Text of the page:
Review of literature on performance appraisal

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In the wake of the industrial developments and to increase the productivity at the same time to maintain quality strategic tools are vital to evaluate the practices of the employees. Performance appraisal (PA) is an important management tool to assess employees’ efficiency in the workplace, and may be defined (Pearce & Porter 1986), as a structured formal interaction between a subordinate and supervisor that usually takes the form of a periodic interview (annual or semi annual) to evaluate the work performance. PA is intended to engage, align, and coalesce individual and group effort to continually improve overall organisational mission accomplishment (Grubb 2007). It provides a basis for identifying and correcting disparities in performance. Thus, it is activities oriented and is a rational, formalised, legitimate test using observation and judgment. Systematically, PA reviews each employee’s work performance during a specific period, evaluates and records it for future reference. Essentially, weaknesses and strengths of individuals are examined and discussed to identify opportunities in view of establishing improvement and skills development. Many authors (Oberg 1972, Colby & Wallace 1975) have pointed out the shortcomings of existing appraisal systems. They have noted that many appraisal systems are: (a) not relevant to organisational objectives, (b) subject to personal bias, and (c) are often influenced more heavily by personality than by performance. With a view to eliminate these shortcomings, an attempt with a computer based tool called Data Envelopment Analysis (DEA) is used in the present work to evaluate the performance. Nevertheless, several have agreed that well designed and properly used appraisal systems are essential for effective functioning of organisations (Slusher 1975).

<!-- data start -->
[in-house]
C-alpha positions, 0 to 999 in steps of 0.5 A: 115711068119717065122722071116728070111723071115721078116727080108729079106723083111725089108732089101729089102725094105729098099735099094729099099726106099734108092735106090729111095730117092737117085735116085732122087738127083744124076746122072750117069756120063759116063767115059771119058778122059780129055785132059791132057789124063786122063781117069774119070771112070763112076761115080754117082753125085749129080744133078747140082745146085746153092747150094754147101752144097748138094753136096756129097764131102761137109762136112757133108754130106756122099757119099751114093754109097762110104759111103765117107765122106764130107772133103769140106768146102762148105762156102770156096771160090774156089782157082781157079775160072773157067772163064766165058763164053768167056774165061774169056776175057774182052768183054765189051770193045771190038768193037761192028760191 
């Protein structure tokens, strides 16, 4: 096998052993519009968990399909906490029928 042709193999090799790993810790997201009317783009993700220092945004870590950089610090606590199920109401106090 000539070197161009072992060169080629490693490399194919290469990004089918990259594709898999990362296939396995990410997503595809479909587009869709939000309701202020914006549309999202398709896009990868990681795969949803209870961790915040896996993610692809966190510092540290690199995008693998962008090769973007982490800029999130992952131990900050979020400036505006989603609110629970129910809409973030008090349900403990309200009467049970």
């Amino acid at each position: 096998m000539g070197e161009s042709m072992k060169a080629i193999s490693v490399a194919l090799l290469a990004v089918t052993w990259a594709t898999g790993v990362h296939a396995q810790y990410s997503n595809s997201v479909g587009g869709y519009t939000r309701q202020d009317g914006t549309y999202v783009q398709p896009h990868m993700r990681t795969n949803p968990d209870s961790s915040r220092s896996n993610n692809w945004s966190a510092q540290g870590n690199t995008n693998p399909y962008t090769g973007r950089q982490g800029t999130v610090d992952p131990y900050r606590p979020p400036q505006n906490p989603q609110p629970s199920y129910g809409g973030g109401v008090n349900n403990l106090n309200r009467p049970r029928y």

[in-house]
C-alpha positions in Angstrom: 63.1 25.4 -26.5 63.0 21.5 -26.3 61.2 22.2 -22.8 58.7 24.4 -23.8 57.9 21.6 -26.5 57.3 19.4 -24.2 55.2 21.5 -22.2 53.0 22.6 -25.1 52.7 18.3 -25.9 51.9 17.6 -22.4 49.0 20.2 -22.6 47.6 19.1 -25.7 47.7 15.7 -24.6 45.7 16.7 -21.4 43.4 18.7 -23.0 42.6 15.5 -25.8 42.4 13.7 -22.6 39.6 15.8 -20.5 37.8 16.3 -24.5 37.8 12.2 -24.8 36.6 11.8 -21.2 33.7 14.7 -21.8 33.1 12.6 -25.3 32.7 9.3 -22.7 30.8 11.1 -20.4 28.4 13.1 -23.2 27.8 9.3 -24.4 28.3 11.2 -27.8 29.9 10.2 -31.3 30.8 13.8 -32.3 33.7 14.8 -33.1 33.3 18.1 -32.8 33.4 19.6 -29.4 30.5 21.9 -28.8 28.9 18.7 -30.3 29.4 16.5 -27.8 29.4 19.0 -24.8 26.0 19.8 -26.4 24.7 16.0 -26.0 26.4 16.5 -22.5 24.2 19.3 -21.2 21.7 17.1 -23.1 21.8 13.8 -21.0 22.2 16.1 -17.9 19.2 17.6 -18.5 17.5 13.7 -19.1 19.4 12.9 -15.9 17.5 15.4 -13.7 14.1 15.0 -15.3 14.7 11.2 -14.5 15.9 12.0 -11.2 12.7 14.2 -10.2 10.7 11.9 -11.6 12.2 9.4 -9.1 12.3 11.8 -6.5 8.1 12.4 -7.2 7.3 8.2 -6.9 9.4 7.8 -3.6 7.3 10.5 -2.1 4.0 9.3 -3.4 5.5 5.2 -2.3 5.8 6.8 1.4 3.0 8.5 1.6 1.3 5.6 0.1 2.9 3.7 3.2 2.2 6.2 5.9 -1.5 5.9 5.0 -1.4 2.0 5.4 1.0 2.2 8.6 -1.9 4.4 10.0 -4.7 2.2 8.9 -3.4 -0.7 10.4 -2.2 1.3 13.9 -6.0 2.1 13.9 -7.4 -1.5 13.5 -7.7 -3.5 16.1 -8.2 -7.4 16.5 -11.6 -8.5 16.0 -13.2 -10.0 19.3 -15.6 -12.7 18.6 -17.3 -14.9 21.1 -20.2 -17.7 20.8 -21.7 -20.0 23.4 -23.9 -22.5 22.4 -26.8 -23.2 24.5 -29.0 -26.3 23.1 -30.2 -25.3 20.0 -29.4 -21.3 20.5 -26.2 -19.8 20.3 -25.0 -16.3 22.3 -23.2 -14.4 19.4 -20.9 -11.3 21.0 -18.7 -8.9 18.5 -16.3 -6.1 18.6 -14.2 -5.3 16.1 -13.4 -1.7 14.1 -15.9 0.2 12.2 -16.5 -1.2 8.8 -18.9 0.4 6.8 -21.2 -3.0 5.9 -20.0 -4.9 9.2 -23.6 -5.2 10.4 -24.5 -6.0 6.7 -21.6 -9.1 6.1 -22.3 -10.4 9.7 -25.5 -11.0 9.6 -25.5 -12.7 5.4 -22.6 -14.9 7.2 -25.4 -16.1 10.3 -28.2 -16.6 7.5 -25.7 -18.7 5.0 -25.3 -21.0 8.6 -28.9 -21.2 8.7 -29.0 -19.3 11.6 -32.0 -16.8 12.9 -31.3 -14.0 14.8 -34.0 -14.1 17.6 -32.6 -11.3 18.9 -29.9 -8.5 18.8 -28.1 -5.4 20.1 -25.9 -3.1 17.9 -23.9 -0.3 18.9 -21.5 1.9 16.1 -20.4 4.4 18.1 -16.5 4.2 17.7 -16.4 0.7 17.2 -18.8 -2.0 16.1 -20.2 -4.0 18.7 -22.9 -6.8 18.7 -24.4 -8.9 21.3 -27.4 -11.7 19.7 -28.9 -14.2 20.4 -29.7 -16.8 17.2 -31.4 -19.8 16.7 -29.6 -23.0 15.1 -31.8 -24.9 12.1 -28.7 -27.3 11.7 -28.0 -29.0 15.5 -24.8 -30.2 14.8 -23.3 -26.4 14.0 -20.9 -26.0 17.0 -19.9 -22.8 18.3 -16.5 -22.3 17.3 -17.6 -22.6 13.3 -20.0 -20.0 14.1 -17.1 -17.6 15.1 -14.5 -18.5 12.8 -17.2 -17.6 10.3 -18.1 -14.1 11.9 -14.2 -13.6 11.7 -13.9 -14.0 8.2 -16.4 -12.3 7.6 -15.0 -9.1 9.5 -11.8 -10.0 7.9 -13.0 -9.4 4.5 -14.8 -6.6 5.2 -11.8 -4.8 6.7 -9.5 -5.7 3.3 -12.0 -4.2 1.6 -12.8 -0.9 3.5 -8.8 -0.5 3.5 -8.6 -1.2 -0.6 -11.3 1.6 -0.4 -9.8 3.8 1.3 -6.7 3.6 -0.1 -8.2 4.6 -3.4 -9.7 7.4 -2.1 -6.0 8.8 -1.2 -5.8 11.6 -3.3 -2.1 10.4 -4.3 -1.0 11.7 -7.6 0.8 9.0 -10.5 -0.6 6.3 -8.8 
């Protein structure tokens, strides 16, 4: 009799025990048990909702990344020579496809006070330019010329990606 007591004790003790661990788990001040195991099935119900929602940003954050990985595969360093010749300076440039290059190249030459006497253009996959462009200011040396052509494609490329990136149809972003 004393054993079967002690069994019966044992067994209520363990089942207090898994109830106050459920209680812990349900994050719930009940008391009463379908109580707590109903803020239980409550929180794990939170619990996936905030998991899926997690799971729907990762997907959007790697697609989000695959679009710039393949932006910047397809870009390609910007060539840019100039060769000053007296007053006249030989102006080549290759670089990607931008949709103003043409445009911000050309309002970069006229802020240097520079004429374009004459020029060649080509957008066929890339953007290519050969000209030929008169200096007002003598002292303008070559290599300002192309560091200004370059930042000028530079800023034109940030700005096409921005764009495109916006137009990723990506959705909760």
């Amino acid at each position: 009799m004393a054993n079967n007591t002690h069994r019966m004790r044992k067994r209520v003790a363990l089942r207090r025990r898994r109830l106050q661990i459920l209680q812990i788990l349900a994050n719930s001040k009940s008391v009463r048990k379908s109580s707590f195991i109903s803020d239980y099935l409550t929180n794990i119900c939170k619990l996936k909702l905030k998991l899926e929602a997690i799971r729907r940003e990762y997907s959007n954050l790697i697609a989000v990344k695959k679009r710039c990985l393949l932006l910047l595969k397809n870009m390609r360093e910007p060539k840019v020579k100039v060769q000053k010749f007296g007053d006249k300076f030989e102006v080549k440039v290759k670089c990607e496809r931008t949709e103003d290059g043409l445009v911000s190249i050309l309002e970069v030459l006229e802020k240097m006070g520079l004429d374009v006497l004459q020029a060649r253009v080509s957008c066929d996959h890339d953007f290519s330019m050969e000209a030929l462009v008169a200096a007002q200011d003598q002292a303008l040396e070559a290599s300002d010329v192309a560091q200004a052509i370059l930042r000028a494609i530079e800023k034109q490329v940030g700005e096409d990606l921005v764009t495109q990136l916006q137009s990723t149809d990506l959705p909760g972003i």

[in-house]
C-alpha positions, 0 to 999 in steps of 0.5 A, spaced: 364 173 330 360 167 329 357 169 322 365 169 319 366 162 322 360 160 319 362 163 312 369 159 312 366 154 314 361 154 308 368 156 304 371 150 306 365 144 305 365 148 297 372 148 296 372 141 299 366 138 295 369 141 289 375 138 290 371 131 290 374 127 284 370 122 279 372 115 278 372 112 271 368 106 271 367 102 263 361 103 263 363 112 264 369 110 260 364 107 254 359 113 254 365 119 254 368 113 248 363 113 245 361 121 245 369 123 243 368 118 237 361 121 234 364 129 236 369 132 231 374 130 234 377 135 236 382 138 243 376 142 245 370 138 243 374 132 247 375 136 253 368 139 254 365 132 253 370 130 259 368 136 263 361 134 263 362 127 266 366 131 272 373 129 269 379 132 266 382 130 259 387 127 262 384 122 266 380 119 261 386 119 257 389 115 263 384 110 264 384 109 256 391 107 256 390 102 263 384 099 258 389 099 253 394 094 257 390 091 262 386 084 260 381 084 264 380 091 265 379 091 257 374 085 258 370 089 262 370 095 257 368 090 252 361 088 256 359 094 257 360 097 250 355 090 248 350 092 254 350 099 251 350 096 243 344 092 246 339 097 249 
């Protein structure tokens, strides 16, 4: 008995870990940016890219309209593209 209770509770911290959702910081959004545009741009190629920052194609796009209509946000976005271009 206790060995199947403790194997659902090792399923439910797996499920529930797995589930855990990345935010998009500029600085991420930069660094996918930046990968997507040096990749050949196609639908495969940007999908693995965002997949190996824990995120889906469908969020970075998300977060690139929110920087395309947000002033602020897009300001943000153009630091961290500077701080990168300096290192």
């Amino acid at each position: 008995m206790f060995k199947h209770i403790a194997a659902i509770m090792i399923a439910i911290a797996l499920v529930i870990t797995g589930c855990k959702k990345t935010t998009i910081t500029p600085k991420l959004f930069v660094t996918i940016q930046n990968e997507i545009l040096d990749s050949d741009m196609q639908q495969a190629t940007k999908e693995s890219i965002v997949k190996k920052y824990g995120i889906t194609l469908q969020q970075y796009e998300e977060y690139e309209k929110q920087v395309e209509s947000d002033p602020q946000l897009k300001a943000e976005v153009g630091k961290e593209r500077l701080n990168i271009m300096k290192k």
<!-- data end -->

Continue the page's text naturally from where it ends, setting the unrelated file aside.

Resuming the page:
For a long period, PA has been one of the most researched topic areas in the fields of Industrial- Organisational Psychology and Human Resource Management. The face of traditional Human Resource (HR) services in progressive organisations is currently undergoing a dramatic change. According to Renton (2000), the focus in future will be much more on guiding and implementing business strategy and much less on managing established HR functions. As a result, professionals in the HR field are increasingly being challenged to take a more strategic perspective on their role in the organisation. According to Becker, Huselid and Ulrich (2001), as HR professionals respond to this challenge, measuring HR performance consistently emerges as a key theme. Grote (2002) indicated PA enables managers to mobilise the energy of the people to achieve strategic goals. A PA system can tightly link strategy (mission, vision and values) with daily performance. Many companies pay close attention to the hard science of performance measurement, particularly the financial and operational sides, while successful companies play equal attention to the art, which is the softer aspect of selecting and applying performance measures (Singh & Finn 2003).